With health on his slide, Thornton scored 26 points in his last 28 games after scoring 10 in his first 19. Thornton's six goals in January are tied for the eighth-most in the league. 

Wilson said the team will need the rest of the roster to bear more responsibility in Thornton's absence.

"[Thornton's] such an inspirational guy. What he's done is I think he's kind of inspired a lot of those other guys to step up," Wilson said. "And now they need to step up even more."

"I think we're set up. No team likes to lose a player like this for any period of time. And as I say, Joe is so inspirational to all of us that I think it's an opportunity for some people to follow his lead."

Entering Wednesday, the Sharks held a three-point cushion on the Pacific Division's second playoff spot, which means they'd have home ice advantage in the first round if the postseason began today. Wilson told reporters that San Jose's approach to the Feb. 26 trade deadline will "probably not" change in light of Thornton's injury.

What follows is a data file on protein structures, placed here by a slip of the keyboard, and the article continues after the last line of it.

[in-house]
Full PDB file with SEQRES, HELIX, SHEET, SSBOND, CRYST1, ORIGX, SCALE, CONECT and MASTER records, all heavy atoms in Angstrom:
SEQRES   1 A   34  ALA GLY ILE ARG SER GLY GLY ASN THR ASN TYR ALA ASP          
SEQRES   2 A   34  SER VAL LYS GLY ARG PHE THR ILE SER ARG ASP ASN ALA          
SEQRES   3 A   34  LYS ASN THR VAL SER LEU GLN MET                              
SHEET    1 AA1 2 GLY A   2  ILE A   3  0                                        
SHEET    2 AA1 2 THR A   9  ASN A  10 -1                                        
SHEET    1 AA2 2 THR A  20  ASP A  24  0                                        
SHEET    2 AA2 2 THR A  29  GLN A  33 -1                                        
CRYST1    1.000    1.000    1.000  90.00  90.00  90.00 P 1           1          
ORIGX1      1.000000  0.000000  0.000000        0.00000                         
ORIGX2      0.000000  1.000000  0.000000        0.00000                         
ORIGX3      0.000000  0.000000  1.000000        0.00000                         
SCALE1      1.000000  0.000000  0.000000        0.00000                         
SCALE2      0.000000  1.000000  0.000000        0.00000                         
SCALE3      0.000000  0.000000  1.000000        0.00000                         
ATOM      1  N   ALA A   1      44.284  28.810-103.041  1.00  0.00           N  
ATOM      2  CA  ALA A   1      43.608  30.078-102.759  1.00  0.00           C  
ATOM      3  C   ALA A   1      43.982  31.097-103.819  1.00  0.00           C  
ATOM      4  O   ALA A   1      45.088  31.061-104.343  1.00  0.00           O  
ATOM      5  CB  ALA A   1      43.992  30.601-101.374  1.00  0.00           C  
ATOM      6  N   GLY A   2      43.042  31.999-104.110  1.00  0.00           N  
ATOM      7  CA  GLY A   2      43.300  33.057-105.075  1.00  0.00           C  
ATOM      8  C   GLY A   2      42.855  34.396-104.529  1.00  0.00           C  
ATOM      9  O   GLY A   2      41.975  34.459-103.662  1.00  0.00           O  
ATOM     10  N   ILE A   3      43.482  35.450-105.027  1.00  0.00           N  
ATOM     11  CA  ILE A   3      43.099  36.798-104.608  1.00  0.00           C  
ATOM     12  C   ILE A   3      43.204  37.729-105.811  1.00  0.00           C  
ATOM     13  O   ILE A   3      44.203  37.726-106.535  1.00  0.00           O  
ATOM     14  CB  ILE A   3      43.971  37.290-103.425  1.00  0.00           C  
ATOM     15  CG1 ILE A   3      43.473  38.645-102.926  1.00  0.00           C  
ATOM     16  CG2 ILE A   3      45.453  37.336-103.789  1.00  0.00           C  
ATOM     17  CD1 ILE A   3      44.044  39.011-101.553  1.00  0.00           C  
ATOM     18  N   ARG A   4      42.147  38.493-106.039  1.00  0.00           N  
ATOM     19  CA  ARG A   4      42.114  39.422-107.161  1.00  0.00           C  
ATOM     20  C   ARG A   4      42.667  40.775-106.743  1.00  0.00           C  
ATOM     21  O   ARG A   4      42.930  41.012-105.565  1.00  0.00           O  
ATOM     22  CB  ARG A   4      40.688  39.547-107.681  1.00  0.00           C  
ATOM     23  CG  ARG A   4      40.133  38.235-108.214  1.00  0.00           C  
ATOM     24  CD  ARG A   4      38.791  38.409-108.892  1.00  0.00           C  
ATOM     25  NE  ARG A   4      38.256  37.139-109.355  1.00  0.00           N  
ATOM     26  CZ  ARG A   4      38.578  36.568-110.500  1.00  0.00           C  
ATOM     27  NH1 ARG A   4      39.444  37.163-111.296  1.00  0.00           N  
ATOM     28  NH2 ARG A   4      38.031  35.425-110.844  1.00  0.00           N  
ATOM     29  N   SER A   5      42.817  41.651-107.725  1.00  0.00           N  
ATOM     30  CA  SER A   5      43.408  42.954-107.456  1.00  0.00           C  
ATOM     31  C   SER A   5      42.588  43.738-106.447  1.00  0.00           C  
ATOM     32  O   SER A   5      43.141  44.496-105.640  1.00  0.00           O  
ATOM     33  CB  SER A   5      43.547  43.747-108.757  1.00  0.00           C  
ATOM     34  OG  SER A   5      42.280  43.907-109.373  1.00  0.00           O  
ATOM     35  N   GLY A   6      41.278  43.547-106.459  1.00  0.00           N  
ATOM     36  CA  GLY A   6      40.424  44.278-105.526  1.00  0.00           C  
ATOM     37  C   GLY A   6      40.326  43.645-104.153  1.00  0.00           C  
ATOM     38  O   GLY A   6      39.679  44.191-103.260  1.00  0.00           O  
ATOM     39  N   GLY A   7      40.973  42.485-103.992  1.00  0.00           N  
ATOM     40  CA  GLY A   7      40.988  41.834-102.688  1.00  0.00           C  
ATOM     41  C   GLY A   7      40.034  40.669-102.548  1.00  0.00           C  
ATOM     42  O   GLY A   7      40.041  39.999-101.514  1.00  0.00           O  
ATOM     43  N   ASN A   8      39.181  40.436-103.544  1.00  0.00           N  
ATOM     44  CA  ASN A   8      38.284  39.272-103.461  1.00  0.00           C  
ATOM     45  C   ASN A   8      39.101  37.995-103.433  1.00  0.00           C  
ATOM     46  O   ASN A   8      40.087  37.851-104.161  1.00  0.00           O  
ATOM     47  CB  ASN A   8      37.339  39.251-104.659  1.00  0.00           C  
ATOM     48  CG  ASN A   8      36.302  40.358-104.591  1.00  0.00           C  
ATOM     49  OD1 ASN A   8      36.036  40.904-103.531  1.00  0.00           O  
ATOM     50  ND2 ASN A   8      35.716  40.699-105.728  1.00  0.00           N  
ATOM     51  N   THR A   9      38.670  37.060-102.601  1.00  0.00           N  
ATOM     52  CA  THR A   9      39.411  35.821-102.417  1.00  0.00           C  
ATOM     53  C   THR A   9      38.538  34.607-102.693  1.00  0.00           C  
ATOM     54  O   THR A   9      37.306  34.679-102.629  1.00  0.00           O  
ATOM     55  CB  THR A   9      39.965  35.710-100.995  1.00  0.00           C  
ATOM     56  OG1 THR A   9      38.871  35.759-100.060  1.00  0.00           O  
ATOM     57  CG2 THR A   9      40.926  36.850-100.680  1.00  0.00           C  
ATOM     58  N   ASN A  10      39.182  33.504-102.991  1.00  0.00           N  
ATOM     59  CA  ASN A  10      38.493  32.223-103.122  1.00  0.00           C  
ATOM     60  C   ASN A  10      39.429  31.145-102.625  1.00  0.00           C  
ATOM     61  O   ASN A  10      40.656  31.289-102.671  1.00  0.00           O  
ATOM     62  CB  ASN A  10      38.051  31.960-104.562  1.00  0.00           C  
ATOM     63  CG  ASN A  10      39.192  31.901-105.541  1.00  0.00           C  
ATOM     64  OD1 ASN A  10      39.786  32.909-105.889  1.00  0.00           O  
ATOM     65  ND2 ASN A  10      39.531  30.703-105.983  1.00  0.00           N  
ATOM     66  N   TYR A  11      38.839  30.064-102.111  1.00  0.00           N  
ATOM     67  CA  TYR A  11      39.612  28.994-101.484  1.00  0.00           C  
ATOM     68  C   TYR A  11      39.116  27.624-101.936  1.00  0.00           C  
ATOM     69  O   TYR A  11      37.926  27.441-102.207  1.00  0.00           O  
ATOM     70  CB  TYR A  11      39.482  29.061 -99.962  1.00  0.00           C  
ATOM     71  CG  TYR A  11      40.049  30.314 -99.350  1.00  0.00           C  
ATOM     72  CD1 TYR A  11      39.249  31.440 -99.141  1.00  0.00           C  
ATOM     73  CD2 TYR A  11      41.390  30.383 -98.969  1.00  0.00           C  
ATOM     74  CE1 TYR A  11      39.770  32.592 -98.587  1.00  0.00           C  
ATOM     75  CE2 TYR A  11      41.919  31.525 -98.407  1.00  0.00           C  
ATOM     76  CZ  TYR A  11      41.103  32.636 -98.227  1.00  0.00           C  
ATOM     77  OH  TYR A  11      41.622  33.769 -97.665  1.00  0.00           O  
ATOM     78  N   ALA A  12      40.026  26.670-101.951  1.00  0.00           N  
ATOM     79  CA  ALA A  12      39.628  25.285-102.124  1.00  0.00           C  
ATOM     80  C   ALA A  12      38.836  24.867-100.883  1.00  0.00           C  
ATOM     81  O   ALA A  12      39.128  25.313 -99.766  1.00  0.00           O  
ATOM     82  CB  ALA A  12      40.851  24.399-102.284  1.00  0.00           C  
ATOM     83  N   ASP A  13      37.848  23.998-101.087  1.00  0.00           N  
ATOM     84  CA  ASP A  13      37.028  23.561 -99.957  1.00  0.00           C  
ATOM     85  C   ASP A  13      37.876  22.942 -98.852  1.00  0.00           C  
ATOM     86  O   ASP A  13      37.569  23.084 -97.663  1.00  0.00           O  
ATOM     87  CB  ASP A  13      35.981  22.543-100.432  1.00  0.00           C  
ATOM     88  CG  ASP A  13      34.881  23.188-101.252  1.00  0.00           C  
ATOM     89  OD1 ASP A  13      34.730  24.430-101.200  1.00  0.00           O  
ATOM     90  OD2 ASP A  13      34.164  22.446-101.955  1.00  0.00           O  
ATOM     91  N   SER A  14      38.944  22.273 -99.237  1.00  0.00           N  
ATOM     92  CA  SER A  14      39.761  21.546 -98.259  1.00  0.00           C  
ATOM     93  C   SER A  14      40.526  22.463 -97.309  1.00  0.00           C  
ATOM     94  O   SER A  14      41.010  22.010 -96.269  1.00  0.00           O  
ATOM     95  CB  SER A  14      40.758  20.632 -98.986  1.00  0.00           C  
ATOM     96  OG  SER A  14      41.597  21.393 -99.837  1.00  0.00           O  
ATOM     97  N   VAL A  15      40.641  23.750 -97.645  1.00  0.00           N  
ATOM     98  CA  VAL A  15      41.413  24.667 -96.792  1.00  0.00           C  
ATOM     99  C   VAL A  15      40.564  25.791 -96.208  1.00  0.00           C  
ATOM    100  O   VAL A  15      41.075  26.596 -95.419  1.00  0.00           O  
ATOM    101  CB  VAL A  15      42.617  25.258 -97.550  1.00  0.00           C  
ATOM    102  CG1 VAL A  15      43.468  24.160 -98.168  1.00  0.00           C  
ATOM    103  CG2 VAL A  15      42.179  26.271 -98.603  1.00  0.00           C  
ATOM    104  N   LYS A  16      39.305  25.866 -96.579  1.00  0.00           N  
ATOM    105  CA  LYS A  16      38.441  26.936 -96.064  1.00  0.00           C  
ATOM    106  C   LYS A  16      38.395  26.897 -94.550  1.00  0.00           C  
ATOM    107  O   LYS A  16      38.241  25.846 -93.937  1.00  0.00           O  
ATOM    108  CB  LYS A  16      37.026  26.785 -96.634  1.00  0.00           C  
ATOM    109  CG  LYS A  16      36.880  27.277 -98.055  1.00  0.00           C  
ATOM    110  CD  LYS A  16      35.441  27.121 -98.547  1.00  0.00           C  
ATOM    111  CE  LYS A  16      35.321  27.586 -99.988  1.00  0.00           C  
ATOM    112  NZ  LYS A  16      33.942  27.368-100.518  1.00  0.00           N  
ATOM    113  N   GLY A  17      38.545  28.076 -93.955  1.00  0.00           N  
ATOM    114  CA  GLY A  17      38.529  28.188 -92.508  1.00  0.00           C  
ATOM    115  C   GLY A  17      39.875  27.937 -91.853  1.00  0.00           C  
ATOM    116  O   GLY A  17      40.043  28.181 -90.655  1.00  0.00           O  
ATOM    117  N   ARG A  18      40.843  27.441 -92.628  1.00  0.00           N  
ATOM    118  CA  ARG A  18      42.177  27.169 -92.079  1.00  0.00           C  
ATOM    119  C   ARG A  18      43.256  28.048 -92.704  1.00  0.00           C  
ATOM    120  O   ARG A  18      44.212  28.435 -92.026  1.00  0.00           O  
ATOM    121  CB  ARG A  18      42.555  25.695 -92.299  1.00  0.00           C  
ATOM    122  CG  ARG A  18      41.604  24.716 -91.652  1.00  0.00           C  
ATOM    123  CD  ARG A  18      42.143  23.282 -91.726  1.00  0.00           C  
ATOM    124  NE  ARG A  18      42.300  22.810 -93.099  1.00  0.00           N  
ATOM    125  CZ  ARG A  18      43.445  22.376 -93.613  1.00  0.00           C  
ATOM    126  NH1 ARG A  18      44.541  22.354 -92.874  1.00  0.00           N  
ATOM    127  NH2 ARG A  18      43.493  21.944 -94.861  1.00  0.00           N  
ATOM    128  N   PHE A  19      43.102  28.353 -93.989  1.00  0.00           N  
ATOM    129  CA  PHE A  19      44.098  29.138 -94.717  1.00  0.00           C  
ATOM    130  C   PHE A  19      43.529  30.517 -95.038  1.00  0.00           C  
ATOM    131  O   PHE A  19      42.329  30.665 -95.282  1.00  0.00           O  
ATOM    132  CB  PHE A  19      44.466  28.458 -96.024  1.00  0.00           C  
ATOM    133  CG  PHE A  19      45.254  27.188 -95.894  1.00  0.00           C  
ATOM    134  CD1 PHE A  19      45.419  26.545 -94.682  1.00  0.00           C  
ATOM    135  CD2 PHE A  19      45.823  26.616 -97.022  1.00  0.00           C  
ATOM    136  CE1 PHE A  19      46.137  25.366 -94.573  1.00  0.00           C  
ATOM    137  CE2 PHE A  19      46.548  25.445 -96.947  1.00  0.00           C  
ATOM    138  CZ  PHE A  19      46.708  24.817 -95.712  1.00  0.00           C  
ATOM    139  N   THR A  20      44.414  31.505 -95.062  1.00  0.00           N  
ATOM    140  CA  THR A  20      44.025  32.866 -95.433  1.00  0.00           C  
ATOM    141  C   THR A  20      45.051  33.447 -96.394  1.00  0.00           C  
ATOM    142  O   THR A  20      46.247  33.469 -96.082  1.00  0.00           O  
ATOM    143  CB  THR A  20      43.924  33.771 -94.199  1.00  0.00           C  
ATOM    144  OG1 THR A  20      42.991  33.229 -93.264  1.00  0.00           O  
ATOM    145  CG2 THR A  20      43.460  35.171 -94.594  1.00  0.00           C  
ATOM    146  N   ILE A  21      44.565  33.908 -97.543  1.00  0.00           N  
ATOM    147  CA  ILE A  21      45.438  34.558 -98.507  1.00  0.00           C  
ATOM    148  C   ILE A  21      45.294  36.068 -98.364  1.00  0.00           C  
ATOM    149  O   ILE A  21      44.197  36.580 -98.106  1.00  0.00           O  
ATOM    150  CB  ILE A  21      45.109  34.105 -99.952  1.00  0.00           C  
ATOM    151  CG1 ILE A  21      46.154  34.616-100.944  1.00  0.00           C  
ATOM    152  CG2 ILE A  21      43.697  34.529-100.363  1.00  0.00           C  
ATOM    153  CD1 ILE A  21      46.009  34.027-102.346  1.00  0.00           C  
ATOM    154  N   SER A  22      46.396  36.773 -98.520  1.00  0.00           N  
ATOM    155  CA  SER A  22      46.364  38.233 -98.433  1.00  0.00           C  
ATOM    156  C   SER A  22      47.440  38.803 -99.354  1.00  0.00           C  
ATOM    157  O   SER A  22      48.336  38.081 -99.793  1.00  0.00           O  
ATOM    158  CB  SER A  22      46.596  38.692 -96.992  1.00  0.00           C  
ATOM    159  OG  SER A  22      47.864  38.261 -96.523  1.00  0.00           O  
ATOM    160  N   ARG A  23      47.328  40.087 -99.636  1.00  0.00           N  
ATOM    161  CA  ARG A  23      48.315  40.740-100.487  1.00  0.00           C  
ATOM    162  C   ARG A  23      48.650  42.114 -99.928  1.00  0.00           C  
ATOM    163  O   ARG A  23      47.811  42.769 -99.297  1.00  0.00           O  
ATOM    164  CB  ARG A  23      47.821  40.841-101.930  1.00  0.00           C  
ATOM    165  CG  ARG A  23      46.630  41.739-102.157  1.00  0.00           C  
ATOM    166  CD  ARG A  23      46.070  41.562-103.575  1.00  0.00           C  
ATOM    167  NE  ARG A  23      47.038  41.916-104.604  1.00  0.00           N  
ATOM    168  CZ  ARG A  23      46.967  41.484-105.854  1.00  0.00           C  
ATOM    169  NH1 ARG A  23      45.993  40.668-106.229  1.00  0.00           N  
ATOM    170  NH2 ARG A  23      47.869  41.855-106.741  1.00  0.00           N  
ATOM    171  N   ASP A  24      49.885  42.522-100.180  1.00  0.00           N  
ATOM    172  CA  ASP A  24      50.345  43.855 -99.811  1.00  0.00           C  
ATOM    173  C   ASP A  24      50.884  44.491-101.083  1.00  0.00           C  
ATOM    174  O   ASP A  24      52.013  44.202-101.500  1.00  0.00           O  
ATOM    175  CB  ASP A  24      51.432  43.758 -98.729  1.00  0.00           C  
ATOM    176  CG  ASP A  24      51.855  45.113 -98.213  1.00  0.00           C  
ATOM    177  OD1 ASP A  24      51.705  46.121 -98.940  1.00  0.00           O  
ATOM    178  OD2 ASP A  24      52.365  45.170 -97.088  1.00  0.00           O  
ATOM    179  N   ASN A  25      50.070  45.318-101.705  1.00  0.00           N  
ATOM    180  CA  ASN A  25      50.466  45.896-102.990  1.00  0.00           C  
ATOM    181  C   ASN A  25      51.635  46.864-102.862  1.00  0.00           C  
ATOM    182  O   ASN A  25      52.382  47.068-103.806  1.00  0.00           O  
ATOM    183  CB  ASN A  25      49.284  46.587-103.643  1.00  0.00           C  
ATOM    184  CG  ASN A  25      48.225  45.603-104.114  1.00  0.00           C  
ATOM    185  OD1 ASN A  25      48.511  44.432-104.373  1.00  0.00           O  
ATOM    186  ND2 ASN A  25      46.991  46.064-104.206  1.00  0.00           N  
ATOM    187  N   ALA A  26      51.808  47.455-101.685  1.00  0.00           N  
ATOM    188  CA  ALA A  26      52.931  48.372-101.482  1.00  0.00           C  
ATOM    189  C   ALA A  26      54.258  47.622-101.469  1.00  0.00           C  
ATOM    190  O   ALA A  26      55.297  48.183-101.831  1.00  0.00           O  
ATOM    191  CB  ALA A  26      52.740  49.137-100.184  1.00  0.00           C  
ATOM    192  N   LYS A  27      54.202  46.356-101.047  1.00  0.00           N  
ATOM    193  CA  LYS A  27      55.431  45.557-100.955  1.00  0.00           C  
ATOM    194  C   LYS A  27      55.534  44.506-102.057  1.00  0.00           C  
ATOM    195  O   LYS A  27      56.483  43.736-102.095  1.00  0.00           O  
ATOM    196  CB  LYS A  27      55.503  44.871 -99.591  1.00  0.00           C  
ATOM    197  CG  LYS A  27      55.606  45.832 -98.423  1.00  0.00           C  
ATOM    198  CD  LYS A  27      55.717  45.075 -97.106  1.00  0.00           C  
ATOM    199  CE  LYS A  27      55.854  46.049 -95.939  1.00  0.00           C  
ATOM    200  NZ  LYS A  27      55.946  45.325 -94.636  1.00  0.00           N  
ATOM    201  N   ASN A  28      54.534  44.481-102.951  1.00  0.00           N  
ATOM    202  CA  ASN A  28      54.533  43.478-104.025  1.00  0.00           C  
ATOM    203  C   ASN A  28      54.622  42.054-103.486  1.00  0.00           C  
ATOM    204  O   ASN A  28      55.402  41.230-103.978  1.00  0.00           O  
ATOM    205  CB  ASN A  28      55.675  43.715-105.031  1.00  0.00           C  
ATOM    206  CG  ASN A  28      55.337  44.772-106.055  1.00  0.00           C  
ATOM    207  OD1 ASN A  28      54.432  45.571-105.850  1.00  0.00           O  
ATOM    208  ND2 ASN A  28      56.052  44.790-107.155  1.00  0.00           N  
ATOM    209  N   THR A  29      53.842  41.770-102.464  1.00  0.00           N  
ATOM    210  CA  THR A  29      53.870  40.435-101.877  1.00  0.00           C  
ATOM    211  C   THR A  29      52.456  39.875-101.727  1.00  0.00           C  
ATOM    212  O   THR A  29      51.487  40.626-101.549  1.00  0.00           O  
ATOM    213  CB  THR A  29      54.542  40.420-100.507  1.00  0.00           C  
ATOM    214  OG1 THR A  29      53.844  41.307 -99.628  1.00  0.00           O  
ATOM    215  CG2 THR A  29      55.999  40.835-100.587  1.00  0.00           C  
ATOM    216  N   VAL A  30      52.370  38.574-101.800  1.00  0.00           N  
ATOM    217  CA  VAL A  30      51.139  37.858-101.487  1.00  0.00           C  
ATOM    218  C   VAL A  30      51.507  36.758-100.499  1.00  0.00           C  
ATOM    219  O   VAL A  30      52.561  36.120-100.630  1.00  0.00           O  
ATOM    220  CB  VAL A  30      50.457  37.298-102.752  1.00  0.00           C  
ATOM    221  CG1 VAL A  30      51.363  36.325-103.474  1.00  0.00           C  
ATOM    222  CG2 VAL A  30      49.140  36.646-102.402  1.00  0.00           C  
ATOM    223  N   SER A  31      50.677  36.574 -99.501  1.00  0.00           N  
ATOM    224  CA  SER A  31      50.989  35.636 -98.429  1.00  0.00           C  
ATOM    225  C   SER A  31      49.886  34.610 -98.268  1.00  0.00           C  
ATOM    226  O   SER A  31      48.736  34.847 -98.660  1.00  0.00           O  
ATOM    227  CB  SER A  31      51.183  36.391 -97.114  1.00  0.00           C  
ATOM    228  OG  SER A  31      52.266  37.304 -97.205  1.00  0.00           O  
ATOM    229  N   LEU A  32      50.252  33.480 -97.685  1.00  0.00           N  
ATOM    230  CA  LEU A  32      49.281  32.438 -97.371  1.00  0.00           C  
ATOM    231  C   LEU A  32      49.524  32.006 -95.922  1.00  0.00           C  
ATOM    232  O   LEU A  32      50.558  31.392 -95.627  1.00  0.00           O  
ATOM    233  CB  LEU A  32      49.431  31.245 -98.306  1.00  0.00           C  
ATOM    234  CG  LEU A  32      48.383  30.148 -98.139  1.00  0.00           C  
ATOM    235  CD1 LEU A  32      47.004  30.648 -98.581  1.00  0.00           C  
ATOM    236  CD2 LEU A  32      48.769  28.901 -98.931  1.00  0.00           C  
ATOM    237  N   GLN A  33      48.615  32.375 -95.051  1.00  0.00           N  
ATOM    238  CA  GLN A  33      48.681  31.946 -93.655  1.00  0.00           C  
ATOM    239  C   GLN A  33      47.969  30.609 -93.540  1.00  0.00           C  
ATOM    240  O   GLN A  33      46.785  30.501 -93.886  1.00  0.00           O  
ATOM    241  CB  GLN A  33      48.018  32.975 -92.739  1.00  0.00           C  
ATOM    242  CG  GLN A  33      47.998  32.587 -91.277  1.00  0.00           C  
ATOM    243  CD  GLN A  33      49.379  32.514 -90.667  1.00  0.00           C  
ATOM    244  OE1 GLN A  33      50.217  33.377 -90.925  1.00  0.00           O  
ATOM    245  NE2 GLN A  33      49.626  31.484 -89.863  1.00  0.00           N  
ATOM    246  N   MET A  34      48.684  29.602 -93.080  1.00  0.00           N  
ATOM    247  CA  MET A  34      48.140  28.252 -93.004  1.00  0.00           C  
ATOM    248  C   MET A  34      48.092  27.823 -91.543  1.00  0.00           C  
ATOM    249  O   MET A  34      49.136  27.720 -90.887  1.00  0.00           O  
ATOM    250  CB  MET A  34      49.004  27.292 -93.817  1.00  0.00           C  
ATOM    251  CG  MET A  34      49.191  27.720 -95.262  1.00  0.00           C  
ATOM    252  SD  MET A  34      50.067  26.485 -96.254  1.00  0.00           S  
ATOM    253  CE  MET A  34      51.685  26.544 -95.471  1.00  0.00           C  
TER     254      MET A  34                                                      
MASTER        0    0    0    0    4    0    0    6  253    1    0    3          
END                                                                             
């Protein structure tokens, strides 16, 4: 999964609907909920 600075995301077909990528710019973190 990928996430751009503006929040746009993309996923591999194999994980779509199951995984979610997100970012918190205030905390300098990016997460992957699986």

"But don't hold me to that," he quickly added. "You never know what comes available as you go forward."

Last season, the Sharks and Thornton disclosed his injury differently. Perhaps because he was hurt  just three games before the postseason began, DeBoer told reporters that Thornton, and then-injured center Logan Couture, were "day-to-day" and that he "[expected] both of them back at some point."

Thornton himself initially told reporters there was "no doubt" he'd play in Game 1 of the Sharks' first round series against the Oilers, only to say he was "day-to-day" the day before the series began.

Wilson told reporters on Wednesday that it was club policy to disclose if a player was expected to miss more than two weeks. Thornton returned to San Jose's lineup 14 days after injuring his left knee in April.